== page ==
* Disclaimer - This is not medical advice or a medically-based post, simply my experience.
Before I got pregnant, I was doing ok. I'd probably say I was at about 80-90% most days. I occasionally had some fatigue. My nerves sometimes freaked out and started acting like I was hooked up to a low voltage machine pulsating electric current through my fingers and sometimes my legs. I still often felt like I was sitting on top of a washing machine, my insides vibrating to the point it often made it hard to sit still. And the dizziness was better, though I still had days where I was really dizzy, in particular if it had been a long day. I had been on the heavy metal chelation protocol, and even though it helped tremendously sometimes I was a little lazy about my meds. Honestly after two years of daily meds, I was just tired of popping pills, even if they made me feel better.
Getting pregnant was not exactly our plan this summer. While I definitely was talking about babies (baby fever and on my 30 before 30 list), we were looking more at next winter, not right now. You'll also remember that I was afraid to get pregnant myself because we weren't sure how my body was going to handle the pregnancy. I would be lying if I didn't say that it scared me (and still scares me) that my Bell's Palsy could come back. And even if I wasn't any worse pregnant, I certainly knew that pregnancy itself has a tendency to kind of make you feel, at least for twelve weeks or so, that you've been mauled by a bear and yet are expected to feel so, so blessed when all you want to do is throw up on the shoes of the people who are talking about what a wonderful blessing this kid is. I have been sick for long enough, and the thought of nine more months made me cautious about pregnancy, even if I truly did want another child.
I joked with my Lyme doc that since I couldn't make up my mind about how to complete our family I just threw my hands up and let the universe decide for me, which is ridiculous because I understand biology, and well it's far less complicated than whatever the divine plan is will happen.
And as it turns out, my fears about my Lyme symptoms so far have been mostly unfounded. According to my doc, most women tend to have a reduction of symptoms when they are pregnant (and my totally unscientific theory about this is that chronic lyme can turn into an autoimmune issue and for me, I'm almost certain it's more autoimmune than active infection). But I was still nervous. I know where I tend to fall in the odds category, and it doesn't often seem to be with the majority.
I stopped my chelation meds once I found out I was pregnant. The last thing I needed to do was load a tiny fetus up with some mercury and lead! I was worried that my dizziness would return, but I've actually had far fewer days where I feel chronically dizzy. I still have episodes, but after three (THREE!) years of nearly round the clock spinning, I will take mere episodes.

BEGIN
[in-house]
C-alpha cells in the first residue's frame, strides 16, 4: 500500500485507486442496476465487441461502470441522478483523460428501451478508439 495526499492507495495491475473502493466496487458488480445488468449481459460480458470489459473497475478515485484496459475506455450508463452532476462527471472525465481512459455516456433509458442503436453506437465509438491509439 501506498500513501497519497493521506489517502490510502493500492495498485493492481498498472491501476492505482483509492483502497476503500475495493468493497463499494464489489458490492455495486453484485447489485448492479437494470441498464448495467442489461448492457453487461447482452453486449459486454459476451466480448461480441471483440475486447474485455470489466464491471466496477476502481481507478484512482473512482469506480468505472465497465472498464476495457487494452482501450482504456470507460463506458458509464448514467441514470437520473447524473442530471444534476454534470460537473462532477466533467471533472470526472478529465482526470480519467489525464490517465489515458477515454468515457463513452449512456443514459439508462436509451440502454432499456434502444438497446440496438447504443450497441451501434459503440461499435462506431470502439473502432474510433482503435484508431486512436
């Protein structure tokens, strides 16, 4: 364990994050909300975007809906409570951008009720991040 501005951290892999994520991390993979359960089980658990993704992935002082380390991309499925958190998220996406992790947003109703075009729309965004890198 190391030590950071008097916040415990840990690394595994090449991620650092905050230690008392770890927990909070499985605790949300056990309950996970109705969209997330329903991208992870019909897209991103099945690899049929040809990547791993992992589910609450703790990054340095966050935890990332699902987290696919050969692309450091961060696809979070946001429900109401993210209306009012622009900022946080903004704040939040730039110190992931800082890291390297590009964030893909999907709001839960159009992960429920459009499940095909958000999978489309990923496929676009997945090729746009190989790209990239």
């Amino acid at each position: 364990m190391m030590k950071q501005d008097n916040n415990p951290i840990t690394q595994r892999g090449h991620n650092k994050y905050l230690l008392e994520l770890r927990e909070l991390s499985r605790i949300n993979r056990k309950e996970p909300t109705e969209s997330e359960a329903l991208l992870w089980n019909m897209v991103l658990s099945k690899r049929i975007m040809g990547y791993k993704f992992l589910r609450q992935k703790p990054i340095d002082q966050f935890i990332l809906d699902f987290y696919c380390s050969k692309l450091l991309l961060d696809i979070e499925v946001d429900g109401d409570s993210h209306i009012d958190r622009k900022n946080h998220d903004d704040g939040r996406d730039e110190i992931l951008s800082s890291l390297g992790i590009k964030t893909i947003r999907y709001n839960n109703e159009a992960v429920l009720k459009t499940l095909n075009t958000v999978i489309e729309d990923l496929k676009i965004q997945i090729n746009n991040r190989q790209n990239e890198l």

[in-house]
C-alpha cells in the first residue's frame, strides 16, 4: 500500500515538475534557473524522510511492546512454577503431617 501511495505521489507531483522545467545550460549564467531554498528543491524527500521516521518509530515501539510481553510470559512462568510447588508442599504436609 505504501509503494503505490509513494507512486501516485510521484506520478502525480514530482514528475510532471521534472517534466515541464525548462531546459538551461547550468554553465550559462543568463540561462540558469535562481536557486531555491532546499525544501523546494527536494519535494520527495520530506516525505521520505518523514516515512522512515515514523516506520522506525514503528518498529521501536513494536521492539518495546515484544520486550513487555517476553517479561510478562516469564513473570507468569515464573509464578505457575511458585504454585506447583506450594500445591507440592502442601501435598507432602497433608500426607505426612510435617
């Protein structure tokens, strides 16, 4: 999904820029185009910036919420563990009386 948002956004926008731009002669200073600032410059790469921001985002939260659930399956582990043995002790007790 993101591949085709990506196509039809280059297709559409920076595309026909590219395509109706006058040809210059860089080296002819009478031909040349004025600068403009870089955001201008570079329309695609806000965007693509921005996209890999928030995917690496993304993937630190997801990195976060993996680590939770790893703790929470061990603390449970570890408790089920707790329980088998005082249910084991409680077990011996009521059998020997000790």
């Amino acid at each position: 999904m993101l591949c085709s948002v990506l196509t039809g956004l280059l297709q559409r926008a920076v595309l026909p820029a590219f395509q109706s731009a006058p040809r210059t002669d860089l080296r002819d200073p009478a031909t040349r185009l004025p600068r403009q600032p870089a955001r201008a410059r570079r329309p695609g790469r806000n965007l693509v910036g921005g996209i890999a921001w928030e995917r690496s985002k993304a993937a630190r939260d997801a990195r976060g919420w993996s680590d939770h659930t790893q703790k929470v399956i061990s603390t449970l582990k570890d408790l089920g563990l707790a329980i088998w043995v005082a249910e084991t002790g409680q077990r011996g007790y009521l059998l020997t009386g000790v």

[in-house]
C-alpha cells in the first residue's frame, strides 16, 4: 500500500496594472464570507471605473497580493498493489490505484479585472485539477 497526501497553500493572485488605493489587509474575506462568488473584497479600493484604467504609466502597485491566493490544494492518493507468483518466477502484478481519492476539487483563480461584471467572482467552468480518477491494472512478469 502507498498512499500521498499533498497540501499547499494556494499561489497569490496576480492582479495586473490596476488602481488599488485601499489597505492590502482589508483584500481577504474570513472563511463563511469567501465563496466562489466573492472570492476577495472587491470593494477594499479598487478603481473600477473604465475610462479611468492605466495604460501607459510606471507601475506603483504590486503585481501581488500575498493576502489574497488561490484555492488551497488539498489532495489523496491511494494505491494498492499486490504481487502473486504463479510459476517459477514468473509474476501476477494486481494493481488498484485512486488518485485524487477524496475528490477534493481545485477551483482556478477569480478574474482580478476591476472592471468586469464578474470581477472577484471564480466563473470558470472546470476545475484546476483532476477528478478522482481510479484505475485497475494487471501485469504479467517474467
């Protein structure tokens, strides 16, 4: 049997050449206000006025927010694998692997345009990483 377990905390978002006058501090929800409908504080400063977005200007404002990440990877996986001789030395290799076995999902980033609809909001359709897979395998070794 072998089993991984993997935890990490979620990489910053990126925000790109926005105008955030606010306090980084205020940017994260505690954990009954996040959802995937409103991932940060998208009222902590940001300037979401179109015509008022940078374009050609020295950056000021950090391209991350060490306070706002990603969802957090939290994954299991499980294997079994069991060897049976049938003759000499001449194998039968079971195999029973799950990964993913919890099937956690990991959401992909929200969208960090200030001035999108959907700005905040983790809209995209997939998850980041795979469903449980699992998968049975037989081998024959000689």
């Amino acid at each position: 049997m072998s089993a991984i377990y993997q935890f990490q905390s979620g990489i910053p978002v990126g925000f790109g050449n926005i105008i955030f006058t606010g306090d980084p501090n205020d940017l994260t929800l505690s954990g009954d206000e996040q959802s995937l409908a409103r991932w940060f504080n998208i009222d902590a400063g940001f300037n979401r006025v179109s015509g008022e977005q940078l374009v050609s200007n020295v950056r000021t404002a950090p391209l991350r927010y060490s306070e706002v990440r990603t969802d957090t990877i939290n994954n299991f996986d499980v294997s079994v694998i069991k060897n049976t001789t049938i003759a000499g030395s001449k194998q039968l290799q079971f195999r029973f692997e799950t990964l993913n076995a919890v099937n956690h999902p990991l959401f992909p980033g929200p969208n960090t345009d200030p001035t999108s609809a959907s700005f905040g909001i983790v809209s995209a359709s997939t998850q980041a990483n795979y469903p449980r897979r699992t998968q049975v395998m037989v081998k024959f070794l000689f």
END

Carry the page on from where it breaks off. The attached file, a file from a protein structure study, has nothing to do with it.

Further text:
I have also had some neuropathy, especially at night in my hands, but I had that with Kellen and is likely more related to the pregnancy than the lyme. B6 seemed to temporarily help that, but it does appear it's back, and I have returned to the oh-so-chic wearing of wrist guards at night. They really freak Kellen out.
Honestly, the hardest thing for me so far has been the nausea. With Kellen I got sick, but then I felt immediately better. With this bundle of joy (;-)) I feel sick from the moment I get up to the moment I go to bed, and even if I'm hungry, food makes me feel worse. I finally got some meds for the nausea yesterday and have finally been able to eat, even though the meds give me a headache, so I'm also taking Tylenol.
Speaking of meds, I'm also taking a mild antibiotic in the event that I still have the Lyme bacteria. One of the pitfalls of the current state of Lyme disease is that there is no way to ever be sure that the bacteria has been fully eradicated. And it's just not a chance we're willing to take. So much for being tired of taking pills!
Overall, I honestly feel better than I have in a while, other than the not being able to eat or drink thing. Even with the pregnancy fatigue, I still feel like I'm able to do more than I have in a while, and I'm hoping that a second trimester energy boost will help even more.
It's hard to predict how I'll feel the next six months and if the Lyme symptoms will stay at bay. But for now, I feel really lucky, and I'm glad that we were forced into this situation, that I didn't have to make a choice about our family in terms of being finished or surrogacy or taking this risk. More than that, I'm glad that I haven't felt worse than before, which would have made me feel guilty about this pregnancy. I'm hoping that I am just as lucky post-partum.